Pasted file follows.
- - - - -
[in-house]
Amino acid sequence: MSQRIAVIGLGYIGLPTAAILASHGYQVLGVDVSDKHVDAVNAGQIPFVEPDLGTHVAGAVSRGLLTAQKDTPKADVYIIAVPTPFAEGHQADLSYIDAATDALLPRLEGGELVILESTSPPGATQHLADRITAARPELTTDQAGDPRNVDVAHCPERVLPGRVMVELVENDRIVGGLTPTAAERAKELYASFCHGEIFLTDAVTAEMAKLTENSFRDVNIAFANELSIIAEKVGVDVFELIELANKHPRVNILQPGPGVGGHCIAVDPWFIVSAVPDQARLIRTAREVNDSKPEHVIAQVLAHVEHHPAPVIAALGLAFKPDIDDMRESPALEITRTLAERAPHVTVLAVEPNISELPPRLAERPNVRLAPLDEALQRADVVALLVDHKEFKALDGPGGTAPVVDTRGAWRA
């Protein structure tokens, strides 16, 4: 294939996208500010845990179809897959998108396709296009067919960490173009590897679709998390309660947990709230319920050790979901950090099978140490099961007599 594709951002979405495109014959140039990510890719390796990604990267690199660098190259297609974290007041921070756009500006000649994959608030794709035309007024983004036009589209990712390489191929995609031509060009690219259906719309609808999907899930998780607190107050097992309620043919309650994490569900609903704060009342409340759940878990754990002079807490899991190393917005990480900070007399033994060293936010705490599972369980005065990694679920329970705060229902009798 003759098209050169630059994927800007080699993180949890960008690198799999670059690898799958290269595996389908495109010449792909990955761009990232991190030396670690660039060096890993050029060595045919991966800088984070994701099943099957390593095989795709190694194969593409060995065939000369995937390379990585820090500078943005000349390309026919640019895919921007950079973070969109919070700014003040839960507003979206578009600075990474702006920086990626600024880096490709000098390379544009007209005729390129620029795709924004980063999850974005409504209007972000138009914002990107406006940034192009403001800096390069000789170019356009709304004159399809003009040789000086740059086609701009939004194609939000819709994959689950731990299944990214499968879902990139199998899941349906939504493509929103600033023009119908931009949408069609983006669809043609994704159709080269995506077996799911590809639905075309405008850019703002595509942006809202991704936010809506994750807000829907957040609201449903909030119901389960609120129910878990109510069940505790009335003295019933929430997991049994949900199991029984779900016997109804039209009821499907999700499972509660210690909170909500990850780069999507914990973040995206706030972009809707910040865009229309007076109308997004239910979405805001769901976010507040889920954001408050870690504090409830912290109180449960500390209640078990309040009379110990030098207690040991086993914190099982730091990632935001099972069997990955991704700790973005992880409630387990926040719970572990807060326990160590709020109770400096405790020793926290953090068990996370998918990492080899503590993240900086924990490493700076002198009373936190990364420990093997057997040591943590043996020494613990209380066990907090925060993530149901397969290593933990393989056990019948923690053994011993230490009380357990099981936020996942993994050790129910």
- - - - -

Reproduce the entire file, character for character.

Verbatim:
[in-house]
Amino acid sequence: MSQRIAVIGLGYIGLPTAAILASHGYQVLGVDVSDKHVDAVNAGQIPFVEPDLGTHVAGAVSRGLLTAQKDTPKADVYIIAVPTPFAEGHQADLSYIDAATDALLPRLEGGELVILESTSPPGATQHLADRITAARPELTTDQAGDPRNVDVAHCPERVLPGRVMVELVENDRIVGGLTPTAAERAKELYASFCHGEIFLTDAVTAEMAKLTENSFRDVNIAFANELSIIAEKVGVDVFELIELANKHPRVNILQPGPGVGGHCIAVDPWFIVSAVPDQARLIRTAREVNDSKPEHVIAQVLAHVEHHPAPVIAALGLAFKPDIDDMRESPALEITRTLAERAPHVTVLAVEPNISELPPRLAERPNVRLAPLDEALQRADVVALLVDHKEFKALDGPGGTAPVVDTRGAWRA
């Protein structure tokens, strides 16, 4: 294939996208500010845990179809897959998108396709296009067919960490173009590897679709998390309660947990709230319920050790979901950090099978140490099961007599 594709951002979405495109014959140039990510890719390796990604990267690199660098190259297609974290007041921070756009500006000649994959608030794709035309007024983004036009589209990712390489191929995609031509060009690219259906719309609808999907899930998780607190107050097992309620043919309650994490569900609903704060009342409340759940878990754990002079807490899991190393917005990480900070007399033994060293936010705490599972369980005065990694679920329970705060229902009798 003759098209050169630059994927800007080699993180949890960008690198799999670059690898799958290269595996389908495109010449792909990955761009990232991190030396670690660039060096890993050029060595045919991966800088984070994701099943099957390593095989795709190694194969593409060995065939000369995937390379990585820090500078943005000349390309026919640019895919921007950079973070969109919070700014003040839960507003979206578009600075990474702006920086990626600024880096490709000098390379544009007209005729390129620029795709924004980063999850974005409504209007972000138009914002990107406006940034192009403001800096390069000789170019356009709304004159399809003009040789000086740059086609701009939004194609939000819709994959689950731990299944990214499968879902990139199998899941349906939504493509929103600033023009119908931009949408069609983006669809043609994704159709080269995506077996799911590809639905075309405008850019703002595509942006809202991704936010809506994750807000829907957040609201449903909030119901389960609120129910878990109510069940505790009335003295019933929430997991049994949900199991029984779900016997109804039209009821499907999700499972509660210690909170909500990850780069999507914990973040995206706030972009809707910040865009229309007076109308997004239910979405805001769901976010507040889920954001408050870690504090409830912290109180449960500390209640078990309040009379110990030098207690040991086993914190099982730091990632935001099972069997990955991704700790973005992880409630387990926040719970572990807060326990160590709020109770400096405790020793926290953090068990996370998918990492080899503590993240900086924990490493700076002198009373936190990364420990093997057997040591943590043996020494613990209380066990907090925060993530149901397969290593933990393989056990019948923690053994011993230490009380357990099981936020996942993994050790129910």